"the gross and scope of my opinion ..." Hamlet I,1.
Tuesday, November 13, 2012
the King wears his own clothes.
the others, Presbyterians, Levellers, Counsellors and the two women,
are all dressed somewhere in the middle of the Twentieth Century. Ashley Martin-Davis's
grim traverse set suggests a corridor of power, with overflowing
filing cabinets, in Whitehall, maybe, or Westminster, scenes of the
military coup of 1649.
Brenton's earlier success, Anne Boleyn, 55 Days dissects a turning point in
history, and takes us back to a world where religion was central to
the lives of rulers and commoners alike.
the mufti and the intimate setting make these people seem very real,
their predicaments very immediate. Mr Speaker [John Mackay], the
"saints" [Cromwell's army, encamped round braziers in Hyde
Park], Freeborn John Lilburne [Gerald Kyd] and the rest.
action is swift, brutal in Howard Davies's gripping production. Allegiances, ambitions are far from fixed –
"everybody twists about" – stability is a dear, distant
dream. A bell tolls for Evensong in the chapel at Carisbrooke,
Cromwell is at his ablutions above a Knottingley tavern. And most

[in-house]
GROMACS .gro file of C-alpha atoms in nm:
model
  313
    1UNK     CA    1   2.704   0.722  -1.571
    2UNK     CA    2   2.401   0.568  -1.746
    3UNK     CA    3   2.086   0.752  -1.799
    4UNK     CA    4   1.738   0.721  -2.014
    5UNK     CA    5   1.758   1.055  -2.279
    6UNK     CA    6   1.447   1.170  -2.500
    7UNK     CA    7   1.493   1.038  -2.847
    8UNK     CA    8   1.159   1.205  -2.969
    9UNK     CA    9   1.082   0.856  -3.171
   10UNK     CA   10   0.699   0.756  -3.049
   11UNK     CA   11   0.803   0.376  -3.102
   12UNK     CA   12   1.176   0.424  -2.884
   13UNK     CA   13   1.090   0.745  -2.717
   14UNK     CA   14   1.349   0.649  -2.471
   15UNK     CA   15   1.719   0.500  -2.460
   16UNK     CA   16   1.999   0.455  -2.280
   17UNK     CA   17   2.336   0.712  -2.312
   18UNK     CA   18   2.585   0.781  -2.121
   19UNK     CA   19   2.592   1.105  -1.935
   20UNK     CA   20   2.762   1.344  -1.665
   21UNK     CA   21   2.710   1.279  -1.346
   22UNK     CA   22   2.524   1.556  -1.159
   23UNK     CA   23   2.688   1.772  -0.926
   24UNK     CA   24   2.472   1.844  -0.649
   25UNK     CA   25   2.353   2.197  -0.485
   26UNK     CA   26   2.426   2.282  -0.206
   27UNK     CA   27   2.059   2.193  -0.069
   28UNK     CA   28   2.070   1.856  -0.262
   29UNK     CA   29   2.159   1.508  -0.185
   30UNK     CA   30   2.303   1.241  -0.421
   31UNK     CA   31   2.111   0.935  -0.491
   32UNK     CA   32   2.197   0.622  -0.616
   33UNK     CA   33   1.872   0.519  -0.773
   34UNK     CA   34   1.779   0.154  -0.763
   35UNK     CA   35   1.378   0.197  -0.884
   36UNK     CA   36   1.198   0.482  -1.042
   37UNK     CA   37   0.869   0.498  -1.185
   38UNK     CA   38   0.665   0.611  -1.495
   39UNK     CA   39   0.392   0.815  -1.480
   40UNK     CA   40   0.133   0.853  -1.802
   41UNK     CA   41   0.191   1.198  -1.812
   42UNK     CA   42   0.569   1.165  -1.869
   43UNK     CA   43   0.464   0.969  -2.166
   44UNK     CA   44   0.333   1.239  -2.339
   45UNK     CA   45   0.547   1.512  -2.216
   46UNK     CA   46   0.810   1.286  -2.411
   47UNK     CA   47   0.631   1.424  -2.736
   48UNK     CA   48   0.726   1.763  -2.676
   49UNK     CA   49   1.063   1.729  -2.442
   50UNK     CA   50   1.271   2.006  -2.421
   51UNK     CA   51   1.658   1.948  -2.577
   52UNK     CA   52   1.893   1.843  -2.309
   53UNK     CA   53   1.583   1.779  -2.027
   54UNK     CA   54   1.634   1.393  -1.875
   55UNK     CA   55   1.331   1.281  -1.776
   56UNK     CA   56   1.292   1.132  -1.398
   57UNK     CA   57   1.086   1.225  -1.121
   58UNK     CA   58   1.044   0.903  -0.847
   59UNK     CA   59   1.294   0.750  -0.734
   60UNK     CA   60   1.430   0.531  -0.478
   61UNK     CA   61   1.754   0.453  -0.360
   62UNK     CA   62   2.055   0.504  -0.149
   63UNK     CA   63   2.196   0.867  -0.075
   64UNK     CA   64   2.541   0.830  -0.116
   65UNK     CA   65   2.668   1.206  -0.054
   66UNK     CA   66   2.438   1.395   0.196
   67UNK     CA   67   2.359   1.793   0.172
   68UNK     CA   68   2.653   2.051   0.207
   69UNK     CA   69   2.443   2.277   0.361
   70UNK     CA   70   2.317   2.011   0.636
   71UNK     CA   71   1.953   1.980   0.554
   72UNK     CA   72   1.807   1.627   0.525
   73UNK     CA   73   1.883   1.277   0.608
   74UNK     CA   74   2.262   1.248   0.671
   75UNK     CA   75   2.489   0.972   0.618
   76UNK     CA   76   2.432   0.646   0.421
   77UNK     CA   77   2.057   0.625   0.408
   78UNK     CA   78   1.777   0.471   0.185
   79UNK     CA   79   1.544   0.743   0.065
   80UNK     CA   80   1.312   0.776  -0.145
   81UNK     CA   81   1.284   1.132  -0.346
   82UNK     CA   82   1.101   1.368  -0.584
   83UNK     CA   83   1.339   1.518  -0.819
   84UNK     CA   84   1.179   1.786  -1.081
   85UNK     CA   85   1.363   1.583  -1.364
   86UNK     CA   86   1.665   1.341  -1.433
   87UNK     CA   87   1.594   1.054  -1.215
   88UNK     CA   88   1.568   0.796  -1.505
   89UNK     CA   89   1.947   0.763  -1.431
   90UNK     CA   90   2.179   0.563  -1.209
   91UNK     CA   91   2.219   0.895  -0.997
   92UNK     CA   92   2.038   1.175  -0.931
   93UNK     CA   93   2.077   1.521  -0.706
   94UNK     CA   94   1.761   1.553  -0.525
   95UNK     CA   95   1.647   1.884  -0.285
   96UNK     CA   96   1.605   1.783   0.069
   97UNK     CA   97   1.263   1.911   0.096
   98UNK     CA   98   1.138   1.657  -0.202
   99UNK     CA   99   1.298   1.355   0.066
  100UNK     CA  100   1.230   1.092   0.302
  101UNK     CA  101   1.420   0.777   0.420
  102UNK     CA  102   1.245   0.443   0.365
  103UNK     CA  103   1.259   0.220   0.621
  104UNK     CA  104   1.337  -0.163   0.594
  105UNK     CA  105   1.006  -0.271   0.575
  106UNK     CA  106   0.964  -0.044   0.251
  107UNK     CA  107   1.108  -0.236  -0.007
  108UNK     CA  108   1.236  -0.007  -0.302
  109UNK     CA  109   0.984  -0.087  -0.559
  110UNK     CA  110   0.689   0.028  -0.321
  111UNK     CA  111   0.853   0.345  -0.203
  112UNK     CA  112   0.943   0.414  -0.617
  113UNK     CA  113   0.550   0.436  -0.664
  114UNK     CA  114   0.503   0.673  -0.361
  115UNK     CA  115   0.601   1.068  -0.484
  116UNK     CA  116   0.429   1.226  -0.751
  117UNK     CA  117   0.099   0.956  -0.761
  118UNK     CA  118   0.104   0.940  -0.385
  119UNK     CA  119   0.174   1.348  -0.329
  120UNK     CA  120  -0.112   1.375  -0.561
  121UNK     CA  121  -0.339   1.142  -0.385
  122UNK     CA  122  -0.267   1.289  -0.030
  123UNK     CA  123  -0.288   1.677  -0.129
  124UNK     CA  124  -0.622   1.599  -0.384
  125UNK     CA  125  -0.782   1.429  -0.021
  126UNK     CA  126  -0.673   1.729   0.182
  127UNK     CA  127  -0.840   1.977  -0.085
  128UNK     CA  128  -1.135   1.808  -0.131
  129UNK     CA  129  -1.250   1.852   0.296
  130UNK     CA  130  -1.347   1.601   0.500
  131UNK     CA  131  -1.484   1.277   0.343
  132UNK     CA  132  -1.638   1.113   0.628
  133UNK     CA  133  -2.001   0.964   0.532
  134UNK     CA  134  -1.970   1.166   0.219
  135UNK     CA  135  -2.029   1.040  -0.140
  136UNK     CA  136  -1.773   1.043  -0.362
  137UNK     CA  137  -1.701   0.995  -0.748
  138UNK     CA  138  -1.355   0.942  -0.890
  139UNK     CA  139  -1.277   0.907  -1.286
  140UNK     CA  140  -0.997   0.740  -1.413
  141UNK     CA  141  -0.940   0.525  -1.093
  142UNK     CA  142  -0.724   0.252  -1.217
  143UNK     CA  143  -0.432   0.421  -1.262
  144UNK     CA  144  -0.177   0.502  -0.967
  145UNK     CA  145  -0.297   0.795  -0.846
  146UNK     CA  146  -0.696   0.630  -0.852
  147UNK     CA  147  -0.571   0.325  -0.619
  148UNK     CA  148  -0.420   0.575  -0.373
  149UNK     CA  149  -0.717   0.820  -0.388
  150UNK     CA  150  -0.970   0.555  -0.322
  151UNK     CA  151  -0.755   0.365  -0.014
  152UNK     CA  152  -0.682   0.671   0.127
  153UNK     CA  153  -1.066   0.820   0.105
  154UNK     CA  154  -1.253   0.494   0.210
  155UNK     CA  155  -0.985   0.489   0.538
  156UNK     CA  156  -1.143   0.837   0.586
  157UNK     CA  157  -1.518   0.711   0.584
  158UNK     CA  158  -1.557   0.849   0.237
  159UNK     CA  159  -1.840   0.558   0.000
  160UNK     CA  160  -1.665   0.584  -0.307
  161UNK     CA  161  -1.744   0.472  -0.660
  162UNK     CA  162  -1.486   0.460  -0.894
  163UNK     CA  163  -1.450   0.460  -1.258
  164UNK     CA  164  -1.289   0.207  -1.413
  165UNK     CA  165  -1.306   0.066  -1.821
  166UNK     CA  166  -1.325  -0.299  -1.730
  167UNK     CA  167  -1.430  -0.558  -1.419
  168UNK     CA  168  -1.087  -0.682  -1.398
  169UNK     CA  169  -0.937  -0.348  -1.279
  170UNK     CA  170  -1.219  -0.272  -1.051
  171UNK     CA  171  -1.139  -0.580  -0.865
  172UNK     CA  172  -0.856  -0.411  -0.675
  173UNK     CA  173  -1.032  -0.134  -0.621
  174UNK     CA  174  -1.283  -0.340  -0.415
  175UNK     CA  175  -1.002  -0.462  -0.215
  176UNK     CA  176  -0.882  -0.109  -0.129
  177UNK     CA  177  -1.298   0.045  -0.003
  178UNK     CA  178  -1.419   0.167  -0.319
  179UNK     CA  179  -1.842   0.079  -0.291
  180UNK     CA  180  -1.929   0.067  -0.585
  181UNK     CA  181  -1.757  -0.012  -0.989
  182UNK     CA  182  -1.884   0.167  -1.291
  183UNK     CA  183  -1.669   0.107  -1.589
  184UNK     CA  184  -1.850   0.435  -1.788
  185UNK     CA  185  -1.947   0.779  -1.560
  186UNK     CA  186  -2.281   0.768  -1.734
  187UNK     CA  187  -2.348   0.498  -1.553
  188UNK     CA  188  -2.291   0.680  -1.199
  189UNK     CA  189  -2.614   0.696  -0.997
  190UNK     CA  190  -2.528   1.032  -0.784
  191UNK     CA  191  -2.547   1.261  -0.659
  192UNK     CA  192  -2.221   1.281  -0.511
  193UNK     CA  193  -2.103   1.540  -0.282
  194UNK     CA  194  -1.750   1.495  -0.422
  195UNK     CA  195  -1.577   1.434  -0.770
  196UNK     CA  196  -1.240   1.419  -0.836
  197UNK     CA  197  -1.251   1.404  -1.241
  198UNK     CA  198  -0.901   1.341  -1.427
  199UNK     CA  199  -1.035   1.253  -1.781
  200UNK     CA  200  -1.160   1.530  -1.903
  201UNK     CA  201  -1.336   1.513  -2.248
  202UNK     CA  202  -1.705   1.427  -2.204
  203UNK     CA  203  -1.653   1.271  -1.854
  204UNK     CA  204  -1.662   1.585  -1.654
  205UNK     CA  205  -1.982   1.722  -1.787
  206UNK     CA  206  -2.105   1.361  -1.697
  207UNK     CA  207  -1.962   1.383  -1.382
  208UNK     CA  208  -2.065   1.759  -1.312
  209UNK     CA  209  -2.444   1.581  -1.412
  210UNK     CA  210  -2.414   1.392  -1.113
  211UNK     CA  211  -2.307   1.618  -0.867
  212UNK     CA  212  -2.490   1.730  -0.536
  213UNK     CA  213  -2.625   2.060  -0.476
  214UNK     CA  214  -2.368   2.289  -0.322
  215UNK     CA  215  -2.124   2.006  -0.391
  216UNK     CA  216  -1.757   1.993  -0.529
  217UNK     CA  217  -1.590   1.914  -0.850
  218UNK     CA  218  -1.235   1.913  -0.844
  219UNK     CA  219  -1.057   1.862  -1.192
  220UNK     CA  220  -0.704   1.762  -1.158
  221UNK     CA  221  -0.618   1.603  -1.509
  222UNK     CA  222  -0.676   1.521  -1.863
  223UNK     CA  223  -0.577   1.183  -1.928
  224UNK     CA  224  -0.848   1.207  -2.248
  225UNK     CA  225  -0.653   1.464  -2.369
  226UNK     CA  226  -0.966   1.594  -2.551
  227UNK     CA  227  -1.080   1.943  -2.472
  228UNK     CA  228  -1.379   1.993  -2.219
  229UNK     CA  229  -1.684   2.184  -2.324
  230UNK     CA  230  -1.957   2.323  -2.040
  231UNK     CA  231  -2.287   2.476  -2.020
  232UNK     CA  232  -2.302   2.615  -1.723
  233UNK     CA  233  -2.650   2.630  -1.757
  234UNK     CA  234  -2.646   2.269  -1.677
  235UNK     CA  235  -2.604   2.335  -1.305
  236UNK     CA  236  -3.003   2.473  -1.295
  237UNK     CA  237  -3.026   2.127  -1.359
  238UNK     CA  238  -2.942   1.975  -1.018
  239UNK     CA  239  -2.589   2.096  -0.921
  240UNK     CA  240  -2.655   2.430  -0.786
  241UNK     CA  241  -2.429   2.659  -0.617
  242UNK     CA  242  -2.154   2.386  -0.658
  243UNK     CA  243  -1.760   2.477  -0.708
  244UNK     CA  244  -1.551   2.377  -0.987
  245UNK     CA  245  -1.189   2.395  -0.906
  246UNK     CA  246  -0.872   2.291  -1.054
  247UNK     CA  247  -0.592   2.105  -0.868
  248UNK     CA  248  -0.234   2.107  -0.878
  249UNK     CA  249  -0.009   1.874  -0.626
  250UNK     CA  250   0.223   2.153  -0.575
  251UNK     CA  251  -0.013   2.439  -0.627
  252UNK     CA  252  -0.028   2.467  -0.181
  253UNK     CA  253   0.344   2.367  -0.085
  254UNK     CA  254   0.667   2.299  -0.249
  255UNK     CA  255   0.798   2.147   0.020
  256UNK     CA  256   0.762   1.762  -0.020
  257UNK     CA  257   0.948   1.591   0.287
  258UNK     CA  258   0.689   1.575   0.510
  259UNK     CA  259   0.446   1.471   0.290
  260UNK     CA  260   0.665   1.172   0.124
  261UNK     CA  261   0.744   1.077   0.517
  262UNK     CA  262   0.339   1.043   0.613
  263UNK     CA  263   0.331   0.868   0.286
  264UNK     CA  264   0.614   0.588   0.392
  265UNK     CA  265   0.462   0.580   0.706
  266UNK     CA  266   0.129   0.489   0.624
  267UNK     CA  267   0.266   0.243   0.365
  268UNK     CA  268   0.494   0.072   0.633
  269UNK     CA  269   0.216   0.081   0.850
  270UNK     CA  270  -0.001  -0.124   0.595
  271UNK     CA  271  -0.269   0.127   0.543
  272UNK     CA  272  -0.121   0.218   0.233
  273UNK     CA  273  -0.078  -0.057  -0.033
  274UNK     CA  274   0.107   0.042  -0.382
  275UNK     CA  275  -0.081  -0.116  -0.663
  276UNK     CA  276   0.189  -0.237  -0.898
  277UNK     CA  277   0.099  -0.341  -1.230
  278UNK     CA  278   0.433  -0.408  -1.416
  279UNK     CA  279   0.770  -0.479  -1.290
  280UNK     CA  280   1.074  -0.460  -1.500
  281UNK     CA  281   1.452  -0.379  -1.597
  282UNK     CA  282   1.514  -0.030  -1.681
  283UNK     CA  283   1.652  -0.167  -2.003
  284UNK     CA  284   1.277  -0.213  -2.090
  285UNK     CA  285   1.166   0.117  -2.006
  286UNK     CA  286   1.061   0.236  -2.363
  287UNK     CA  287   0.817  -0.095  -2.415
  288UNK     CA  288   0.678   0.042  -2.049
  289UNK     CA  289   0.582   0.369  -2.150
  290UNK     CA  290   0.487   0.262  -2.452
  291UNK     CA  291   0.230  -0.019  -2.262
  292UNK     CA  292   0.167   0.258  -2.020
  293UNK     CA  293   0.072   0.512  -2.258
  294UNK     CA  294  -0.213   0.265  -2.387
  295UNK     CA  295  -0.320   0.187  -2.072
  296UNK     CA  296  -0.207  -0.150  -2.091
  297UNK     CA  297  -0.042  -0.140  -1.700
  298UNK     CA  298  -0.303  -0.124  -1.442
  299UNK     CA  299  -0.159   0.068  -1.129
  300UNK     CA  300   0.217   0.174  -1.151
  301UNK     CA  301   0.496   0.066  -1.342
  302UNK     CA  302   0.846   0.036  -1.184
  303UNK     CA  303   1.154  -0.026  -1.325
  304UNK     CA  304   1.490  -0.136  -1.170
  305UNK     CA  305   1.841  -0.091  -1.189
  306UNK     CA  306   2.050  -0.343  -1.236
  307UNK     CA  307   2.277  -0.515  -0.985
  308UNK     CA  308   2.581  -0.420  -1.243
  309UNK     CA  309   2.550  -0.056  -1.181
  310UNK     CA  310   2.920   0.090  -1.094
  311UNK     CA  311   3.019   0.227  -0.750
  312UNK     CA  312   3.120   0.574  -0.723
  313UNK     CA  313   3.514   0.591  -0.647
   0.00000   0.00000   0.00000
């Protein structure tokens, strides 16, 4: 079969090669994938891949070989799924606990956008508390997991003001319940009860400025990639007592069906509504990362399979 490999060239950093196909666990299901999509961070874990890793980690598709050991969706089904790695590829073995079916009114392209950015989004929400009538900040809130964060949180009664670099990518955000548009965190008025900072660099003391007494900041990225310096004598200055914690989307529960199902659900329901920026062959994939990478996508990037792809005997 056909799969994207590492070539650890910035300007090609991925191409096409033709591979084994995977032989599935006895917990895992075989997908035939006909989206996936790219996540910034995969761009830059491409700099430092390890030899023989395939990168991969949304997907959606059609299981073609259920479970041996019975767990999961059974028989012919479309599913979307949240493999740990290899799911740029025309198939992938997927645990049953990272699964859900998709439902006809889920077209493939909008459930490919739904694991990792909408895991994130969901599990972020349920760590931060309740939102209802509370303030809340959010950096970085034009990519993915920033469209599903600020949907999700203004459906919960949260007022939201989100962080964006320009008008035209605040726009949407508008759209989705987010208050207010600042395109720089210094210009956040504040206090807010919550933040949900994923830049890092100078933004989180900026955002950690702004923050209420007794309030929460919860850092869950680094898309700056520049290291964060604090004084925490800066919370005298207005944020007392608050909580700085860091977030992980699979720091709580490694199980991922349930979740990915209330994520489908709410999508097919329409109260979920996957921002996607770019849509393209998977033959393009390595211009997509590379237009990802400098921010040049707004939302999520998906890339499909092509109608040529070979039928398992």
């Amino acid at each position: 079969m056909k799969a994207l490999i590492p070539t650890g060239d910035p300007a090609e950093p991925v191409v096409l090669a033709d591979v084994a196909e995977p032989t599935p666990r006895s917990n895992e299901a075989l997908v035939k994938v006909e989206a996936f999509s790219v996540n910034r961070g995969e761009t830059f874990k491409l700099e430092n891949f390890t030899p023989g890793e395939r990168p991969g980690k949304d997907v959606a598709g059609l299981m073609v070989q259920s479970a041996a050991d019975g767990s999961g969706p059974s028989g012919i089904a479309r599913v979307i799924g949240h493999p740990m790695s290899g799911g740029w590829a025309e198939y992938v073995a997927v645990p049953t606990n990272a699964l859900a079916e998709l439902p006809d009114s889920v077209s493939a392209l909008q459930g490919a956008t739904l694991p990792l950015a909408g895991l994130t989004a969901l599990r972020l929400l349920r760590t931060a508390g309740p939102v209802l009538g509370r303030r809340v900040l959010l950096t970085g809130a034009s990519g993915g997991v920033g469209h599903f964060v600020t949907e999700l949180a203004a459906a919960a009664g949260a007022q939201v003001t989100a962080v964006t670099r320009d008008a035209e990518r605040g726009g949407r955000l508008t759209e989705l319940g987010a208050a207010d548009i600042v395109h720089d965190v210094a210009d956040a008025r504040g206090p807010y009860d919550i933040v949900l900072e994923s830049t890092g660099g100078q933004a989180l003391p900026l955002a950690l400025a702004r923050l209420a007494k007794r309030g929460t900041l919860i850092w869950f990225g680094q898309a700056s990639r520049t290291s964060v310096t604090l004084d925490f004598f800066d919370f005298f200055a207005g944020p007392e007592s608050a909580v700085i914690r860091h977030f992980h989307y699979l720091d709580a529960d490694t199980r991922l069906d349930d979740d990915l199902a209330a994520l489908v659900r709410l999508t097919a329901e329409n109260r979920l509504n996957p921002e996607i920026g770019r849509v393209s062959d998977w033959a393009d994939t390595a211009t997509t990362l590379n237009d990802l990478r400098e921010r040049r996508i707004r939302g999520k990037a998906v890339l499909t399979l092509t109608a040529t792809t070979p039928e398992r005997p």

chillingly effective of all, the noisy meetings and the attempt at a
trial. A very real sense that decisions are made, policies forged, on
the hoof. "We
are not just trying a tyrant, we are inventing a country, "
lawyers that the Parliamentarians enlist are unsure, torn between
statute and revolutionary zeal. [Excellent performances from Tom
Vaughan-Lawler and James Wallace, who also plays Richmond in the
is a strong, determined but ultimately reasonable Douglas Henshall.
Mark Gatiss his proud, remote, arrogant monarch. A glass of wine
symbolises a meeting between them [which happens, like Tyndale's
tryst with Boleyn, only in the dramatist's imagination]. Charles's
rejection of his advances suddenly triggers an angry decision, the
trial and the execution.
are echoes of the earlier play in the humour, the names [Thomas, Lady
Anne, Cromwell] and in Brenton's unique gift for heightened yet
realistic historical dialogue. He captures the turbulence of the
times, and makes complex political, social and religious ideas not
only accessible but real and relevant.